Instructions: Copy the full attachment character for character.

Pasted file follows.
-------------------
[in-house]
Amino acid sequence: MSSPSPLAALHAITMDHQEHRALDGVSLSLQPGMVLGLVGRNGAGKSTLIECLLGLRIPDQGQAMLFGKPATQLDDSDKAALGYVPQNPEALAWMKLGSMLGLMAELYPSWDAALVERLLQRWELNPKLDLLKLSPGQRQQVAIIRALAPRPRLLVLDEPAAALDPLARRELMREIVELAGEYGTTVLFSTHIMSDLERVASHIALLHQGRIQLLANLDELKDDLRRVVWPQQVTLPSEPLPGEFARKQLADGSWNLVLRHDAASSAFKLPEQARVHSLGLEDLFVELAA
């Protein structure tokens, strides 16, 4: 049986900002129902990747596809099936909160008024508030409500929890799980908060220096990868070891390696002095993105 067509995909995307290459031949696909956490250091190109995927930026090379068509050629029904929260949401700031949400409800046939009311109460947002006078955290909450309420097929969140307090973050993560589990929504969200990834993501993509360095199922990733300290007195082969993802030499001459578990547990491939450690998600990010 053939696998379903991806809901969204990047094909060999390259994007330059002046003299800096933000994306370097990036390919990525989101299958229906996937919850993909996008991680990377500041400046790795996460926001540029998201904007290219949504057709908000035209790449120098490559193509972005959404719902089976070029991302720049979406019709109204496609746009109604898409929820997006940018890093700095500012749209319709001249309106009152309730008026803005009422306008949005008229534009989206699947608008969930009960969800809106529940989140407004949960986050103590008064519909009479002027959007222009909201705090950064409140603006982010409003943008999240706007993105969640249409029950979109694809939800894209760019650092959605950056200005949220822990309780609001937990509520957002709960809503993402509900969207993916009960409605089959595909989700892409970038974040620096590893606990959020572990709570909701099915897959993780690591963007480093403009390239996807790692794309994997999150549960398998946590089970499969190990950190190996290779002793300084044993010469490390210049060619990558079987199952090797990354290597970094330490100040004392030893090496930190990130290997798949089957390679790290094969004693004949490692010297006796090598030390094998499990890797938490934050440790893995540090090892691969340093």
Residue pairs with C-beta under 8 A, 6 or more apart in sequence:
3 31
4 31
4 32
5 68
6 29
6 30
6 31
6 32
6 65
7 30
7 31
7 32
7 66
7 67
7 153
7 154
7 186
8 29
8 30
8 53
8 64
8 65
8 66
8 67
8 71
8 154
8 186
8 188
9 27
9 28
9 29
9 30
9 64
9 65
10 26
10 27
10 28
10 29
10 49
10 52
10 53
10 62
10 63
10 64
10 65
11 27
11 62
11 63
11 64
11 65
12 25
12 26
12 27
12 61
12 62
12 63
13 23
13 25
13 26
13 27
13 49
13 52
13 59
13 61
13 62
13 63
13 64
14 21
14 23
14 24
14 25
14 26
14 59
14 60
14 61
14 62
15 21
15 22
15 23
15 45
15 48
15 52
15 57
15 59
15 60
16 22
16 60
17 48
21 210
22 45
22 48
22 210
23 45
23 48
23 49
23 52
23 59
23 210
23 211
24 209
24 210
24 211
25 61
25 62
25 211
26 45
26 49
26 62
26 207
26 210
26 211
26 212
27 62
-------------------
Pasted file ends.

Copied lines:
[in-house]
Amino acid sequence: MSSPSPLAALHAITMDHQEHRALDGVSLSLQPGMVLGLVGRNGAGKSTLIECLLGLRIPDQGQAMLFGKPATQLDDSDKAALGYVPQNPEALAWMKLGSMLGLMAELYPSWDAALVERLLQRWELNPKLDLLKLSPGQRQQVAIIRALAPRPRLLVLDEPAAALDPLARRELMREIVELAGEYGTTVLFSTHIMSDLERVASHIALLHQGRIQLLANLDELKDDLRRVVWPQQVTLPSEPLPGEFARKQLADGSWNLVLRHDAASSAFKLPEQARVHSLGLEDLFVELAA
């Protein structure tokens, strides 16, 4: 049986900002129902990747596809099936909160008024508030409500929890799980908060220096990868070891390696002095993105 067509995909995307290459031949696909956490250091190109995927930026090379068509050629029904929260949401700031949400409800046939009311109460947002006078955290909450309420097929969140307090973050993560589990929504969200990834993501993509360095199922990733300290007195082969993802030499001459578990547990491939450690998600990010 053939696998379903991806809901969204990047094909060999390259994007330059002046003299800096933000994306370097990036390919990525989101299958229906996937919850993909996008991680990377500041400046790795996460926001540029998201904007290219949504057709908000035209790449120098490559193509972005959404719902089976070029991302720049979406019709109204496609746009109604898409929820997006940018890093700095500012749209319709001249309106009152309730008026803005009422306008949005008229534009989206699947608008969930009960969800809106529940989140407004949960986050103590008064519909009479002027959007222009909201705090950064409140603006982010409003943008999240706007993105969640249409029950979109694809939800894209760019650092959605950056200005949220822990309780609001937990509520957002709960809503993402509900969207993916009960409605089959595909989700892409970038974040620096590893606990959020572990709570909701099915897959993780690591963007480093403009390239996807790692794309994997999150549960398998946590089970499969190990950190190996290779002793300084044993010469490390210049060619990558079987199952090797990354290597970094330490100040004392030893090496930190990130290997798949089957390679790290094969004693004949490692010297006796090598030390094998499990890797938490934050440790893995540090090892691969340093």
Residue pairs with C-beta under 8 A, 6 or more apart in sequence:
3 31
4 31
4 32
5 68
6 29
6 30
6 31
6 32
6 65
7 30
7 31
7 32
7 66
7 67
7 153
7 154
7 186
8 29
8 30
8 53
8 64
8 65
8 66
8 67
8 71
8 154
8 186
8 188
9 27
9 28
9 29
9 30
9 64
9 65
10 26
10 27
10 28
10 29
10 49
10 52
10 53
10 62
10 63
10 64
10 65
11 27
11 62
11 63
11 64
11 65
12 25
12 26
12 27
12 61
12 62
12 63
13 23
13 25
13 26
13 27
13 49
13 52
13 59
13 61
13 62
13 63
13 64
14 21
14 23
14 24
14 25
14 26
14 59
14 60
14 61
14 62
15 21
15 22
15 23
15 45
15 48
15 52
15 57
15 59
15 60
16 22
16 60
17 48
21 210
22 45
22 48
22 210
23 45
23 48
23 49
23 52
23 59
23 210
23 211
24 209
24 210
24 211
25 61
25 62
25 211
26 45
26 49
26 62
26 207
26 210
26 211
26 212
27 62